A 9-year-old slave girl fanned her young mistress to keep the flies off her while she learned her lessons. Because she picked up enough education to be able to read and write a little, she ended up teaching other slaves and ex-slaves.

Her daughter became a schoolteacher, married to a Presbyterian minister in segregated Columbus, Ohio. The couple passed on the family mantras to their children: “You must get an education to get ahead” and “you must be a credit to our race.”

Their children, the second generation born free, took the advice to heart, attending college and becoming teachers and professionals. One of them, Gladys Cooper Kidd Jennings, became the first African-American woman to earn a master’s degree from Washington State College in 1948. She returned to teach food science and nutrition in 1966, and has taught, mentored, recruited, and inspired hundreds of WSU students over the past 50 years.

Jennings’s interest in food began early as she took her turn cooking as one of seven siblings. “I looked at the food articles and pictures in ladies magazines and tried to experiment. My family would wonder, ‘What ladies magazine are we eating from today?’” she remembers. “As I grew older, I thought, what could I do with that kind of interest? I got interested in hospital dietetics; it was more exotic than home economics.”

After earning her bachelor’s degree in dietetics from Ohio State University in 1945, Jennings worked for a year and then decided to pursue a master’s degree, first committing to Cornell University. “WSC got back to me late, but they offered a teaching fellowship. That was something new, something I hadn’t done before,” she says. Also, she thought Washington was near to California, where a sister lived.

“There were one or two black people on campus,” she says. “It was like being on exhibit and a spokesperson for my race all the time.” She made friends with the only African-American family living in Pullman and joined the International Club. Everyone in her department and college was friendly and helpful as she earned her master’s degree in foods and nutrition.

She says her WSC education served her well over the next 18 years of her career. In 1954 she went to London on a Fulbright Scholarship and worked with the Ministry of Food to research food choices during World War II. She taught at Syracuse University and North Carolina College before chairing the Home Economics Department at Spelman College in Atlanta from 1955 to 1961. During and after a short marriage, she worked as a registered dietician working with special diets at Grant Hospital in Columbus.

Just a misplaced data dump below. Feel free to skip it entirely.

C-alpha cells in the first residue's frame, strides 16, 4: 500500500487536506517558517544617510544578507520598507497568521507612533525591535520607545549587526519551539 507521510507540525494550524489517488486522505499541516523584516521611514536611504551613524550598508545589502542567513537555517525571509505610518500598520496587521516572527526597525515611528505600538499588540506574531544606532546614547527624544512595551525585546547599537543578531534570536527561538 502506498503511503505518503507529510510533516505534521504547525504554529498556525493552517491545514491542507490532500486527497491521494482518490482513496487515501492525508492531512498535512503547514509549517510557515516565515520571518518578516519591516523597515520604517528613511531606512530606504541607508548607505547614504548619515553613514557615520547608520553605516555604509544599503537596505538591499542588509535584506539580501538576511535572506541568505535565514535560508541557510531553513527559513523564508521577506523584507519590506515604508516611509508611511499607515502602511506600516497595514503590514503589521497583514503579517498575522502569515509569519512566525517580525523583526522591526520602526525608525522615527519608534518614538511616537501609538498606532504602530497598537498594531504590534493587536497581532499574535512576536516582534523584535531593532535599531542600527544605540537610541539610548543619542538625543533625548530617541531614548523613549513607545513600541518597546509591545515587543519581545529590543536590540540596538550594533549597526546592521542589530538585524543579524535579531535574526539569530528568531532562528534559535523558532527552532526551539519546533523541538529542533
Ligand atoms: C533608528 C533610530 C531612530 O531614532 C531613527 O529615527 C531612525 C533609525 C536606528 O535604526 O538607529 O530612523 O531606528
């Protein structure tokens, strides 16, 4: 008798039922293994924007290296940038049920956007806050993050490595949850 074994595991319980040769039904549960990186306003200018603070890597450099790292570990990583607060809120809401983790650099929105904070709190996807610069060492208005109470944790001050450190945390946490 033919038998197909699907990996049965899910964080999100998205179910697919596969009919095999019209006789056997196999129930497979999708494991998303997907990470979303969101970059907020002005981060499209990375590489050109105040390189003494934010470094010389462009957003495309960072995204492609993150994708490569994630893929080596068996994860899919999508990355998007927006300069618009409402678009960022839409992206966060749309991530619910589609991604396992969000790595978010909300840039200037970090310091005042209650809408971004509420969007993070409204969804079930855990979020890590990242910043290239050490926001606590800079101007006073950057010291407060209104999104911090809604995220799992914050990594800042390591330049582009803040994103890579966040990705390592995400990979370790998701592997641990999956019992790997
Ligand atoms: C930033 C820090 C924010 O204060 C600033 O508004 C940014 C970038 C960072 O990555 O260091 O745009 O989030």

Friends at WSU told her about an opening for an associate professor in the Department of Foods and Nutrition and Institute Management. She says she never imagined a career as a K–12 teacher, but found she loved teaching and mentoring college students, staying in the classroom for 25 years from 1966 to 1991. Jennings enjoyed creating course material, especially serving on the committee that developed WSU’s first Black Studies courses and forming and teaching Black community health and nutrition.

“I taught upper level classes on health disparities and international nutrition,” she says. “I worked in cooperation with graduate students on health and nutrition of African people—the countries and topics depended on the students’ interests.” Closer to home, she was interested in nutrition in the African-American community and worked with WSU Cooperative Extension to expand their food and nutrition program.

She studied the federal Women, Infants and Children (WIC) food program. “It made a good difference, especially since the mothers shared the food with their other children.” She also helped study the school lunch program. “If the kids ate it, they were healthier,” she says. “But we discovered that one meal a day may not be enough.” As she contemplates problems with high sugar consumption in the African-American community, she looks beyond individual choice to the advertising and promotion of sugary drinks and poor living conditions that limit food choices.

After moving with her husband to Mill Creek, north of Seattle, Jennings worked as a part-time recruiter, especially for students of color, to the WSU College of Agricultural, Human, and Natural Resource Sciences, until 2008.

The achievements of her students—along with those of her daughter and adult granddaughters—are her greatest legacy, says the 92-year-old Jennings. She points to a former international student, Annie Mtika ’90 MS, ’95 PhD, and her family who formed Pamoza International, a nonprofit development organization working in Malawi. Another student, Ethan Bergman ’86 PhD, is associate dean and professor of Food Science and Nutrition at Central Washington University and past president of the Academy of Nutrition and Dietetics.

She was the first advisor for Diane Kolb ’84, now vice president of the WSU Alumni Association, and they’ve been friends for 40 years. “My greatest tribute is that she said I inspired her to be the best she could be,” Jennings says.

Poster from WSU Libraries MASC about Gladys Jennings

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